Who Defines Beauty: Humans or Meitu?
As science seeks to make sense of the world through a digital lens, the abstract notion of beauty is no exception. Founded in 2008, China’s Meitu (“beautiful picture,” in Chinese) is a Hong Kong-listed company with a vision to become “the tech company that best understands beauty itself” .
Meitu’s approach to understanding beauty is to offer free photo-editing and virtual makeup features to its 450 million monthly active users, including options to enlarge eyes, elongate legs, and slim faces . These enhanced photos train Meitu’s machine learning algorithms on how humans view themselves at their most beautiful, which then feed back into expanding Meitu’s capabilities to accurately identify and automate opportunities to beautify a photo. Meitu thus establishes a virtuous cycle of user data, making machine learning core to its product development, organically training itself from data-driven product additions which then increases customer engagement. Meitu currently averages six billion photos a month, with Meitu-perfected faces dubbed “wang hong lian” (“Internet-celebrity face”) and over half of China’s social media selfies upgraded by Meitu .
In total, Meitu has nearly 200 patents and software copyrights on machine learning and augmented reality . Meitu’s R&D division, Meitu Imaging Laboratory (MTLab), is credited with industry breakthroughs in facial recognition, image identification, augmented reality, and machine learning. Once its free apps created a sizable user base and inflow of data, Meitu sought to monetize its machine learning technology with live-streaming and smart hardware.
Meipai has become the #1 video-based social media platform in China, allowing for easy video customization with refined accuracy in identifying backgrounds, faces, lighting, etc. . Meipai has over 140 million monthly active users , and unlike its previous photo apps, Meitu allows its users to monetize their videos with the platform receiving up to 30% of each user’s advertising generated income .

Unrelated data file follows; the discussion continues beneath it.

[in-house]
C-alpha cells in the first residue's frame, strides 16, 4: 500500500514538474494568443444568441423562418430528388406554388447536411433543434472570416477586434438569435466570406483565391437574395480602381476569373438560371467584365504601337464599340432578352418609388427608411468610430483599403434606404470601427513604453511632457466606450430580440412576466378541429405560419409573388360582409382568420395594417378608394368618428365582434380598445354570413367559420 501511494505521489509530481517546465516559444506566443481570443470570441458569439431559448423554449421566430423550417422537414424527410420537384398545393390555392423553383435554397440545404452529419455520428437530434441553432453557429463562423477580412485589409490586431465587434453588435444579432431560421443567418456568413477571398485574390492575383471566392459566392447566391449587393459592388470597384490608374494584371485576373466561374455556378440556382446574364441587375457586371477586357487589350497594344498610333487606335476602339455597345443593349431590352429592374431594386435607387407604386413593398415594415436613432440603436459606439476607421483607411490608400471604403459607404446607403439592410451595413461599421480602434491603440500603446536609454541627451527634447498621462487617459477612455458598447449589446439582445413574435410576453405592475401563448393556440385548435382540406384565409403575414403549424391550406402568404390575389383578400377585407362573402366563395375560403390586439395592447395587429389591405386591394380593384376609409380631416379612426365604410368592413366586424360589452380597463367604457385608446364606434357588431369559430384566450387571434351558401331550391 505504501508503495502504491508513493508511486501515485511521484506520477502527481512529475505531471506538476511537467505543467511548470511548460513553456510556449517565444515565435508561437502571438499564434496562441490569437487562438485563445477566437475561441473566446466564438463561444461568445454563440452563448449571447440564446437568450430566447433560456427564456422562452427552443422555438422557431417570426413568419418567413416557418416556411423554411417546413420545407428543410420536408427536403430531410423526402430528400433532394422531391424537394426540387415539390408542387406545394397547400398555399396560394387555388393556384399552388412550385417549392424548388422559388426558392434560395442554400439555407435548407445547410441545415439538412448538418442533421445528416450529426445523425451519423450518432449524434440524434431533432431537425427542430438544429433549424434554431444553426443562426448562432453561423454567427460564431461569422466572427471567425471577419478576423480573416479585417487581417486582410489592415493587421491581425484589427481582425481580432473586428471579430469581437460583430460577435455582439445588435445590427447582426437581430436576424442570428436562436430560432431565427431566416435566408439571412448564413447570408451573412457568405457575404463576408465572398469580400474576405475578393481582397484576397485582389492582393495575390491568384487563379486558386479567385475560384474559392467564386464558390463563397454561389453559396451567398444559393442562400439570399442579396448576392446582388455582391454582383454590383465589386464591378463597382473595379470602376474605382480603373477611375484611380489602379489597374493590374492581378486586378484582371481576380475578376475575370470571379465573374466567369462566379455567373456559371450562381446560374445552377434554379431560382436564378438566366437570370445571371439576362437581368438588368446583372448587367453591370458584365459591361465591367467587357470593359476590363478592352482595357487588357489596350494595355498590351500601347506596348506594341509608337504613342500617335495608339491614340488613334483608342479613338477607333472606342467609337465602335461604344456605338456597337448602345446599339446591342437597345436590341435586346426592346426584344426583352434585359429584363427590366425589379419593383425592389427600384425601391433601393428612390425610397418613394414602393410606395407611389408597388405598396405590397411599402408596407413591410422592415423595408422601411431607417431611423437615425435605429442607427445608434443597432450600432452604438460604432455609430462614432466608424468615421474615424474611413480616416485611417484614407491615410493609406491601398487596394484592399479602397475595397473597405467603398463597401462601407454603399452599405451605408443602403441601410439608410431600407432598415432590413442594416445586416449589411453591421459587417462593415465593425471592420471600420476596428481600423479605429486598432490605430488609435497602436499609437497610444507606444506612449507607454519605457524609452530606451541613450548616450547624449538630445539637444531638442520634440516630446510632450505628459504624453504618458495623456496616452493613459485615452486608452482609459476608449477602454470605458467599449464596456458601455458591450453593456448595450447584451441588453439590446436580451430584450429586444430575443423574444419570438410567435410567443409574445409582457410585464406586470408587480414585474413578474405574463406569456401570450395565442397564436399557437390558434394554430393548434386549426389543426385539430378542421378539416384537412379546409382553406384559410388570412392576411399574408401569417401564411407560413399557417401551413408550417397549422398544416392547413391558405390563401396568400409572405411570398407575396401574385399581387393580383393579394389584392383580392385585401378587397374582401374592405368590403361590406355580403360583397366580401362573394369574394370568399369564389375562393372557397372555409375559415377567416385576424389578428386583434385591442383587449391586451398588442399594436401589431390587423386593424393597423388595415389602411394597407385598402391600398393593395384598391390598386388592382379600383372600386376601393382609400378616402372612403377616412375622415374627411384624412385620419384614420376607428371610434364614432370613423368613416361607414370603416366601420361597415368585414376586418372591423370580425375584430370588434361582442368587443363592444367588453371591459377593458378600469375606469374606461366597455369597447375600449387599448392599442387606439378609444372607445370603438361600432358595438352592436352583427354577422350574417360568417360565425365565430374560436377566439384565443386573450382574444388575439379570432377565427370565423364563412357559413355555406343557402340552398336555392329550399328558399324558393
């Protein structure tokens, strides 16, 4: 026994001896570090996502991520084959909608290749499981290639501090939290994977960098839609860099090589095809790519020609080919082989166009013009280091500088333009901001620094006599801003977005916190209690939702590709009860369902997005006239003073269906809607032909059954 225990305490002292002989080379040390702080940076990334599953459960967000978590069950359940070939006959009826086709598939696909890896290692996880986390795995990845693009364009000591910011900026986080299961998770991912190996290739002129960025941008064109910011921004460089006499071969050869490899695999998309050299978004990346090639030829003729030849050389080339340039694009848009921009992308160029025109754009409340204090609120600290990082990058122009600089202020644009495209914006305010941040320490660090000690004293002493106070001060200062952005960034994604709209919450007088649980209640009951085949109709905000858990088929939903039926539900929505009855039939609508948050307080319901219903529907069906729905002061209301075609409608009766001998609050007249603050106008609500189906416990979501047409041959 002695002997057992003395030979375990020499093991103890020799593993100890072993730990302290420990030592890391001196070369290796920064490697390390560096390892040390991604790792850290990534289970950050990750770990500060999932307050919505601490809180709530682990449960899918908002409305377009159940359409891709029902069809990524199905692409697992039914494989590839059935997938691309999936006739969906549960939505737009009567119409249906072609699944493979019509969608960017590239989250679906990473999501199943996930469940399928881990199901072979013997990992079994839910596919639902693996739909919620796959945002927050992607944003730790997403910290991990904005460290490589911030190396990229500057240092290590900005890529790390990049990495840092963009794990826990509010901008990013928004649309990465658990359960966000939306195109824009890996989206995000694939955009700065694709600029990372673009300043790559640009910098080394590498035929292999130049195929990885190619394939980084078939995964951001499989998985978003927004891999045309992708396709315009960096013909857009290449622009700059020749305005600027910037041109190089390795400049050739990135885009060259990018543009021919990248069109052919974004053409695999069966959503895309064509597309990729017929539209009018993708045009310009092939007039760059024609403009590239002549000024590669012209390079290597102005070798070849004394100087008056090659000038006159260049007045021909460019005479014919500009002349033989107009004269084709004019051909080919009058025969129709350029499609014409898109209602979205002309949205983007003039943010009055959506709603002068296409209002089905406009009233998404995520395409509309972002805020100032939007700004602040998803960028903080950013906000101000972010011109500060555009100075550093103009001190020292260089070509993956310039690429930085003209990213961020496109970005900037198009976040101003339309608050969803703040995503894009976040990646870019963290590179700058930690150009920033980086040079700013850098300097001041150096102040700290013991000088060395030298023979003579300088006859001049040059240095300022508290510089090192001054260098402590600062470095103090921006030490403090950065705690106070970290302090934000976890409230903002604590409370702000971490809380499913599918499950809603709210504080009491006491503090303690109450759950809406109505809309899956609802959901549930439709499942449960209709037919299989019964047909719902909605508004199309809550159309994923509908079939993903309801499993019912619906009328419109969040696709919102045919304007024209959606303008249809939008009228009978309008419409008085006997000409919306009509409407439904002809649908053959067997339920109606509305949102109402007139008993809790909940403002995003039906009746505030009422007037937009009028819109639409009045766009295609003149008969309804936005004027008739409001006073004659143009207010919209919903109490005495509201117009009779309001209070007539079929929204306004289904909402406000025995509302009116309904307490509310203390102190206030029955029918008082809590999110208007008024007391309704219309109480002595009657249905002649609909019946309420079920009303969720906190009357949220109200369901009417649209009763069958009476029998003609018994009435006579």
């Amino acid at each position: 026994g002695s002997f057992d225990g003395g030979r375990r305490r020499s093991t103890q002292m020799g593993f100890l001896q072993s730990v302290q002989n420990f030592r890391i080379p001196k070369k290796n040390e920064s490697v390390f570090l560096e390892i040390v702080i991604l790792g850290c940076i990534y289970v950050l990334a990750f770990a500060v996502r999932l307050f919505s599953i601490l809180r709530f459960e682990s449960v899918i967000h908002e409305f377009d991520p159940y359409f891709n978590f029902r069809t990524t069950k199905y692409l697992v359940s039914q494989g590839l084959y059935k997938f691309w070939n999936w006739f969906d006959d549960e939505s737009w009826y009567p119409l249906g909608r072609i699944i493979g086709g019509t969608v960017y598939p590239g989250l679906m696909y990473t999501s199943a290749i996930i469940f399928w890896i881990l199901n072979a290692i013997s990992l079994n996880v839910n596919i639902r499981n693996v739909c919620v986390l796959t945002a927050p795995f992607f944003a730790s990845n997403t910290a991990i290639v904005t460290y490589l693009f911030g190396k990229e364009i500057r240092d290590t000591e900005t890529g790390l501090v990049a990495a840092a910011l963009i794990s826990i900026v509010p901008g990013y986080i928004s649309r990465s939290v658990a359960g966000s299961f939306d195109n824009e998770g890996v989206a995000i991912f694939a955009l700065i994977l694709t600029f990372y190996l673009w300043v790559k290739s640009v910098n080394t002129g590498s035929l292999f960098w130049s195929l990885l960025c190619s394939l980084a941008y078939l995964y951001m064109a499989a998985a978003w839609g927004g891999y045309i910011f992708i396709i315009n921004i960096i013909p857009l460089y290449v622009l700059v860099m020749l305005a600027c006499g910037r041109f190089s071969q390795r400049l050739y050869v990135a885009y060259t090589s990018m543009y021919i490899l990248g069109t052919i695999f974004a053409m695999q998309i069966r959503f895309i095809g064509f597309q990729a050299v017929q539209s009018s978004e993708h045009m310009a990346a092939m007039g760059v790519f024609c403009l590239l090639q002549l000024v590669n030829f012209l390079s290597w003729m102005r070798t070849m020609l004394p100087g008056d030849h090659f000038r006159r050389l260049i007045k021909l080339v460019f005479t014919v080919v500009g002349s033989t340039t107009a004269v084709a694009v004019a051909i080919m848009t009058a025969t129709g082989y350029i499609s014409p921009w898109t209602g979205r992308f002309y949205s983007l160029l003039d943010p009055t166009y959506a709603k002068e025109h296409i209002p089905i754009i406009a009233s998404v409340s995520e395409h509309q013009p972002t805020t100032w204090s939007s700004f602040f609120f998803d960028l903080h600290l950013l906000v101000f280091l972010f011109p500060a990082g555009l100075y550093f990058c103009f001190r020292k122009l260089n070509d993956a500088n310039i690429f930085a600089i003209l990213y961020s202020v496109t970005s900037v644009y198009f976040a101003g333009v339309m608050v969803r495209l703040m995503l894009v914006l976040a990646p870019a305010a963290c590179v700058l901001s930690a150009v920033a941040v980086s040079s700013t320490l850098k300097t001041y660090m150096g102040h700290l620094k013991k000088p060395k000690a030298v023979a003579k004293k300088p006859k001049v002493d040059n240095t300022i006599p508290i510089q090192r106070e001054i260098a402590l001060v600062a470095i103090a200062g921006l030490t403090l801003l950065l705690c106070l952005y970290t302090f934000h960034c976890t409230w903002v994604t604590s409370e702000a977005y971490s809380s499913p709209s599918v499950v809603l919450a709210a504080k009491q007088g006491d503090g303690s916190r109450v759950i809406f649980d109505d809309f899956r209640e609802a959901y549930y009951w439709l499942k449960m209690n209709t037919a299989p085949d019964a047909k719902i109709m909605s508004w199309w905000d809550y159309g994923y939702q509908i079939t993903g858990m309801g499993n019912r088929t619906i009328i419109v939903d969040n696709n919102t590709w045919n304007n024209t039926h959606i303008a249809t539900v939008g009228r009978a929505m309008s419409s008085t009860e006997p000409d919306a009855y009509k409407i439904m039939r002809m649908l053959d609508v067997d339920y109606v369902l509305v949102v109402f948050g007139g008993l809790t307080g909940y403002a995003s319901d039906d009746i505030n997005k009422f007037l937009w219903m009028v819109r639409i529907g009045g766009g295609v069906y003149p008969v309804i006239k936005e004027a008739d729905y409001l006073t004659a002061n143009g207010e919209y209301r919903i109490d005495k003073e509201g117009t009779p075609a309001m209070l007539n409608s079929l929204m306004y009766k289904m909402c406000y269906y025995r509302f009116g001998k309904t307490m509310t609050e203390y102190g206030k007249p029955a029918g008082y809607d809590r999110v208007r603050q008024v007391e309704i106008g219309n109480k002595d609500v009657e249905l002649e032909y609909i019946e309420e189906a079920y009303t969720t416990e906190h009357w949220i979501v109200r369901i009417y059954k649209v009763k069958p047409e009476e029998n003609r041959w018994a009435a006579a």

However, Meitu’s biggest cash cow comes from its smartphones (93% of sales) . Claiming to have the largest database of human portraits on the planet, Meitu takes its machine learning technology one step further with its smartphones’ “auto-beautification” — editing in real-time, as you pose for the camera, with smoother and lighter skin, rounder eyes, and whatever else Meitu has been trained to think of as beautiful (see Exhibit 2) .
Meitu has become so efficient with its instant beautification that a user is hardly given time to decide what’s beautiful before Meitu decides for her. As Meitu’s algorithms get smarter, is the user still training Meitu, or is the machine training the individual? The results of machine learning are only as robust and accurate as the data it’s being fed, with the risk of the machine reflecting biases inherent in the data.
As Meitu expands globally, with over one million users in each of the 39 countries it operates in, it faces global challenges of what beauty means for different cultures . Meitu is learning that Norwegians like freckles, but the Chinese hate all blemishes . Meitu has also been accused of racism for whitening people’s skin, and responded with a skin-darkening feature (see Exhibit 3) .
Rather than championing a specific East-Asian interpretation of beauty and reacting only when there is negative press, Meitu should segment its customers culturally and train separate data sets. From there, Meitu could even tailor its editing features per user based on what the app learns about that user’s preferences — for example, the “smoothing skin” feature could keep or remove freckles depending on what it’s learned from the user’s past actions. Ultimately, how a user chooses to beautify themselves should be a personal choice, not a homogenized suggestion from a phone application.
As Meitu steadily builds out its “beauty ecosystem” by expanding into advertising , e-commerce, external partnerships (including brand ambassadors and dermatology hospitals ), and customized cosmetic recommendations , it needs to be conscious of such potential subliminal messaging. To avoid generalizing beauty across cultures, Meitu should consider partnering with local social influencers and recommending products accessible from that region’s local market. By doing so, Meitu can also strengthen its machine learning data by not mixing data that would contaminate and confuse the algorithm, and refine the accuracy of its data.
This year, Meitu announced its long-term goal of becoming a social media platform —the equivalent of Instagram in China (which doesn’t currently exist) . If Meitu’s theory of beauty were to be layered onto Instagram’s significant cultural power, the consequences could be socially destructive, especially for young and impressionable users. Given the possibility, how should Meitu harness machine learning appropriately and what safeguards should the company create for itself as its social influence on Chinese and global beauty standards increases?
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